The Roots of Coincidence

From Wikipedia, the free encyclopedia
Jump to: navigation, search
The Roots of Coincidence
First UK edition (1972, Hutchinson)
Author Arthur Koestler
Subject Parapsychology
Published 1972
Media type Print

The Roots of Coincidence is a 1972 book by Arthur Koestler, an introduction to theories of parapsychology, including extra-sensory perception and psychokinesis. Koestler postulates links between elements of quantum mechanics, such as the behaviour of neutrinos and their interaction with time, and these paranormal phenomena. It is influenced by Carl Jung's concept of synchronicity.[citation needed]

Appearance in popular culture[edit]

In Volume 7 of Alan Moore-David Lloyd's V for Vendetta, Inspector Finch is seen reading The Roots of Coincidence. Koestler is referenced several times in the work, and in the movie novelization by Steve Moore. Koestler's ideas would also make their way into the Dr. Manhattan issues of Moore's and Dave Gibbons' Watchmen.[citation needed]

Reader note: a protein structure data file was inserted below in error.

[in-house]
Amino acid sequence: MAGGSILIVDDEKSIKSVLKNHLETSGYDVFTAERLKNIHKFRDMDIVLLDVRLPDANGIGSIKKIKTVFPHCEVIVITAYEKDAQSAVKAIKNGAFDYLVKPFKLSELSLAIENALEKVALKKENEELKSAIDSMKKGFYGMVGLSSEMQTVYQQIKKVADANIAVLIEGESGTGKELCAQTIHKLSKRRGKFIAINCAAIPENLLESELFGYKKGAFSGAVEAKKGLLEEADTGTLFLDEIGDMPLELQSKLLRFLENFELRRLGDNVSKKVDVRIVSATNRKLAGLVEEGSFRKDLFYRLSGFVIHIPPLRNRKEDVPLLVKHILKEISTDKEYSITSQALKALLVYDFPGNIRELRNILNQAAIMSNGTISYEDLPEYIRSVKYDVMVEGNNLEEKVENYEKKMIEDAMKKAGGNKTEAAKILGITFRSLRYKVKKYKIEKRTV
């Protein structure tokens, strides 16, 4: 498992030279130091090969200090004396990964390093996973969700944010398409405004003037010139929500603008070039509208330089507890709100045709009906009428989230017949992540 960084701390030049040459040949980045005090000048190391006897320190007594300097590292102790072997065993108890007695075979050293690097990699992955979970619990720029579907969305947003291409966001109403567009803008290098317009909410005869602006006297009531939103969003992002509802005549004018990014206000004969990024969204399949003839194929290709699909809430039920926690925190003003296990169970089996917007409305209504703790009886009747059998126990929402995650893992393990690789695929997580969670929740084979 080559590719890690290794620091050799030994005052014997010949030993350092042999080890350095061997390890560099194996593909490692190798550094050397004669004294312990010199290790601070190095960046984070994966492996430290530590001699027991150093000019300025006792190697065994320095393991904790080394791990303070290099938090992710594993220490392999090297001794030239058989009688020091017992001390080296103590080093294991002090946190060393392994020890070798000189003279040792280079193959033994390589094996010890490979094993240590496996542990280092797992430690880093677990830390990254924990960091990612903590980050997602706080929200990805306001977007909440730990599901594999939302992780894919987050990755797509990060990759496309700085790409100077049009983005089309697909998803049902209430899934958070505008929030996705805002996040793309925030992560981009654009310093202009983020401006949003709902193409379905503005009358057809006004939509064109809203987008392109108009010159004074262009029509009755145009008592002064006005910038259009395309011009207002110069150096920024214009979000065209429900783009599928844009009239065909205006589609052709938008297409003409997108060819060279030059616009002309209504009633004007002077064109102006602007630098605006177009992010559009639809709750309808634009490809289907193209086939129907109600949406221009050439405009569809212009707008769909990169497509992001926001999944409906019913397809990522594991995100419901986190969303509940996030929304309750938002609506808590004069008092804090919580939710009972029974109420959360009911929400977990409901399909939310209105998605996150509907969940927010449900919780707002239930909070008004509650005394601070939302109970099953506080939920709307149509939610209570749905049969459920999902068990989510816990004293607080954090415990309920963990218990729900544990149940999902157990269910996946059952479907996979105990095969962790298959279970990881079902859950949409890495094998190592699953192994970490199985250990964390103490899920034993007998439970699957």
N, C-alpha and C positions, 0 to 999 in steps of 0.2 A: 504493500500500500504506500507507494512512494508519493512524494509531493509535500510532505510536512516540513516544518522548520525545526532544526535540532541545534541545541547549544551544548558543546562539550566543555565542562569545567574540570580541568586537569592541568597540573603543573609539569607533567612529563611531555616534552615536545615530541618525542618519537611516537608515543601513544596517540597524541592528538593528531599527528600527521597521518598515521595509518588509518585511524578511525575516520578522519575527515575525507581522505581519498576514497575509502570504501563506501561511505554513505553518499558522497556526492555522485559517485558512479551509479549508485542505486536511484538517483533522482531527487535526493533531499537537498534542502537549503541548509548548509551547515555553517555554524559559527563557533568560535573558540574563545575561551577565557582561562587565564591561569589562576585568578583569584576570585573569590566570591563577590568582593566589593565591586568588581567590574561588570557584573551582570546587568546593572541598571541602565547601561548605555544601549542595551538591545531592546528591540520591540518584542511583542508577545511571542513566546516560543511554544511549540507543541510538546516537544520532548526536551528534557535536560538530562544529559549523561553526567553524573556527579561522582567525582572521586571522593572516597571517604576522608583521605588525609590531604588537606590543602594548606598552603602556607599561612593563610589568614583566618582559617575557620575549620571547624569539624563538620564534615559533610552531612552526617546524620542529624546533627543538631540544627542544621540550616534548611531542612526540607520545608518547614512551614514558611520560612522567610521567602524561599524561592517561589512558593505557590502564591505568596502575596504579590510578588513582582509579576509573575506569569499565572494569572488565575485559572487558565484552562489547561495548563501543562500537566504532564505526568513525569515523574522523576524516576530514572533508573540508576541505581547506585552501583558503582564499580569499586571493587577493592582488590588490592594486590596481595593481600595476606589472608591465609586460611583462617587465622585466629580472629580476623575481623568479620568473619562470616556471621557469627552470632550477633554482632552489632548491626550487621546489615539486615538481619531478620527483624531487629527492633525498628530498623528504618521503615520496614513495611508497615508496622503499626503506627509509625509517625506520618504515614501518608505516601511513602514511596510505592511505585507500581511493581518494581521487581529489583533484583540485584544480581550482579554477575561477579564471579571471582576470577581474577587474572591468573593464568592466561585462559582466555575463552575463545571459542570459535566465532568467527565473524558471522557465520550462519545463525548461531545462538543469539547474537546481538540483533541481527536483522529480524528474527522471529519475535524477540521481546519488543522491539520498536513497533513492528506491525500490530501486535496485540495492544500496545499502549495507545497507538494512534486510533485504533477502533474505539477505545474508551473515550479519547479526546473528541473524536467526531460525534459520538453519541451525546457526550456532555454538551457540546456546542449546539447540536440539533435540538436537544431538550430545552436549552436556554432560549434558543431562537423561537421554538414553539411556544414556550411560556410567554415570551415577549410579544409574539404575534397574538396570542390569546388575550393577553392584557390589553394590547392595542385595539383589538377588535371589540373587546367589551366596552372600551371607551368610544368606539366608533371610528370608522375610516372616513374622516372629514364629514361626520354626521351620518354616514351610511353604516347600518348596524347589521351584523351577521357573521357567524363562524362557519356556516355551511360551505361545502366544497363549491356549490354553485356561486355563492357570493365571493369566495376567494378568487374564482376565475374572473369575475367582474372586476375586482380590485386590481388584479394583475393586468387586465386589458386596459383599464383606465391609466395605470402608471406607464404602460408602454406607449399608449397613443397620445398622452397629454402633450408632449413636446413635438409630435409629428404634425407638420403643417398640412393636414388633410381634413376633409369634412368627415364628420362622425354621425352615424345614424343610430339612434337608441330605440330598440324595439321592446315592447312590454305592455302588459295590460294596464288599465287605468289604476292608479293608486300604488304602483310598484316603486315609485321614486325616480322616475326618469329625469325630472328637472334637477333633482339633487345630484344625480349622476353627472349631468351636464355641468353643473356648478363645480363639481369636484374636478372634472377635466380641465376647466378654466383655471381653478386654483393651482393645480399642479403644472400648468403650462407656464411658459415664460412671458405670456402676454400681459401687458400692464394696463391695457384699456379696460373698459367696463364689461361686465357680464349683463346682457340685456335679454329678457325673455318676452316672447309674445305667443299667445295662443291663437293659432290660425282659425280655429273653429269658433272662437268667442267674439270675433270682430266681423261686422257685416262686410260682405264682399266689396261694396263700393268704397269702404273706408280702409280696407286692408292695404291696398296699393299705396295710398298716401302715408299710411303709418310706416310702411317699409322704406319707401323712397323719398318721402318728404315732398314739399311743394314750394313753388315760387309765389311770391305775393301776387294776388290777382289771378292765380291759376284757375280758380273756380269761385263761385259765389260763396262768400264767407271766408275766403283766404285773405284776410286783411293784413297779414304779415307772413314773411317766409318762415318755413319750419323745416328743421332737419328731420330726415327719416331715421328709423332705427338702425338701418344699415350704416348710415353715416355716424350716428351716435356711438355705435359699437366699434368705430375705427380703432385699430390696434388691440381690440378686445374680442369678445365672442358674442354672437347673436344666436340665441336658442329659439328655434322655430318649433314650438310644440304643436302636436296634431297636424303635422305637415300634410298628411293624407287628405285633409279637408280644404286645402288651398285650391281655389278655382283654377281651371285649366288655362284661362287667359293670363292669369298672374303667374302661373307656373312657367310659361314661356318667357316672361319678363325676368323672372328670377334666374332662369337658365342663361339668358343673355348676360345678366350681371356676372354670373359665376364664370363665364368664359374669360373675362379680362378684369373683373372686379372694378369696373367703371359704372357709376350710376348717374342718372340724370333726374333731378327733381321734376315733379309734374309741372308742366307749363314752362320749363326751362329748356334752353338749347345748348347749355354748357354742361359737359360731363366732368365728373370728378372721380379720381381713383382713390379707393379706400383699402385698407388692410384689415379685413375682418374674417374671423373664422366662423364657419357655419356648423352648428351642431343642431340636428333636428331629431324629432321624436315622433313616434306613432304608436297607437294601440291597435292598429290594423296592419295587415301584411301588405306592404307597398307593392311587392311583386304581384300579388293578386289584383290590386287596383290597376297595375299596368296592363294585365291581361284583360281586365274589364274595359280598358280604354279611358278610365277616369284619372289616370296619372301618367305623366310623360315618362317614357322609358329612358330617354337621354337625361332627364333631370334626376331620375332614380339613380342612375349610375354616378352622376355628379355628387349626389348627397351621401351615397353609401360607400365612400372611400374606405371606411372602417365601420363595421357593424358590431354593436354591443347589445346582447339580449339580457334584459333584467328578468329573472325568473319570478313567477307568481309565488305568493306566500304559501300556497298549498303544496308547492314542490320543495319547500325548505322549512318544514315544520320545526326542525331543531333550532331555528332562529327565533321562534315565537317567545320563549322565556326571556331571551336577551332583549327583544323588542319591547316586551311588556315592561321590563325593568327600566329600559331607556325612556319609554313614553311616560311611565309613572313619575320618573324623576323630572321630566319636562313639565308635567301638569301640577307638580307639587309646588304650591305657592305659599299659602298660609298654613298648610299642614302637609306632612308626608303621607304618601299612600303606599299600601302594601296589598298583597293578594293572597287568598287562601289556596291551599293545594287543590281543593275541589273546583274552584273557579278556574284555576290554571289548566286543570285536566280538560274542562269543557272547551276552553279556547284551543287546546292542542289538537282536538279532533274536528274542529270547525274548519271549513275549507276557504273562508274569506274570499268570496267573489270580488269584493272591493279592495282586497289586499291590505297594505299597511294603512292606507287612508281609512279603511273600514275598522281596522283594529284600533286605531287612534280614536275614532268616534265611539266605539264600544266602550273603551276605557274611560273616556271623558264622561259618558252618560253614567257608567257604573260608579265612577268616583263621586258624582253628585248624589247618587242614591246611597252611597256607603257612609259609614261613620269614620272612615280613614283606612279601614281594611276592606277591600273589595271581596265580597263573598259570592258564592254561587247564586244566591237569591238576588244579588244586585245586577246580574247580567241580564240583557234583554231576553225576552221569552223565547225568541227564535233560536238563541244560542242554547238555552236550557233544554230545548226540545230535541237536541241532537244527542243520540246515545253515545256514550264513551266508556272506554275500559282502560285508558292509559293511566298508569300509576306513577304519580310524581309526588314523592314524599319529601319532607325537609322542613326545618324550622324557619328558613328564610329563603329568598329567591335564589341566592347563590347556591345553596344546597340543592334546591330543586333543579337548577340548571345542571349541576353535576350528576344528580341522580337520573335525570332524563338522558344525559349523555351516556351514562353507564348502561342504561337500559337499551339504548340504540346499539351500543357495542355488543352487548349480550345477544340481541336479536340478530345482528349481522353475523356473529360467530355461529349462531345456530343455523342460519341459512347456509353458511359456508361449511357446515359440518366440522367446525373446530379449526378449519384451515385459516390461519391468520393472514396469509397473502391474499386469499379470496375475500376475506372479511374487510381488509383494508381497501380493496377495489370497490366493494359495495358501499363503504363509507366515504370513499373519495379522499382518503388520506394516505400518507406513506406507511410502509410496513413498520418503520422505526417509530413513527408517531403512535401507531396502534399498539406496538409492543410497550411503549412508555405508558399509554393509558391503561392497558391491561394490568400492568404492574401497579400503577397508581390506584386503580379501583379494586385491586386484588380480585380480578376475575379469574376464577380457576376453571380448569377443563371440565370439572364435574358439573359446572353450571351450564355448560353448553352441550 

The musician Sting was an avid reader of Koestler. Sting named The Police's final studio album Synchronicity as a reference to The Roots of Coincidence. Sting had named The Police's previous album, Ghost in the Machine, after another of Koestler's books.[citation needed]

"The Roots of Coincidence" is also the name of a Grammy Award-winning song by Pat Metheny Group, featured on their 1997 album Imaginary Day.[citation needed]

In the 2007 novel Hässelby by Johan Harstad, the main character is strongly influenced by this work and make numerous references to it throughout the book.[citation needed]

The youth fiction book Chasing Vermeer by Blue Balliett references this work in chapter 14.[citation needed]

It also featured in Episode 4 (Entangled) of Series X of Red Dwarf, to explain the cause of apparent coincidences.

Publication data[edit]

See also[edit]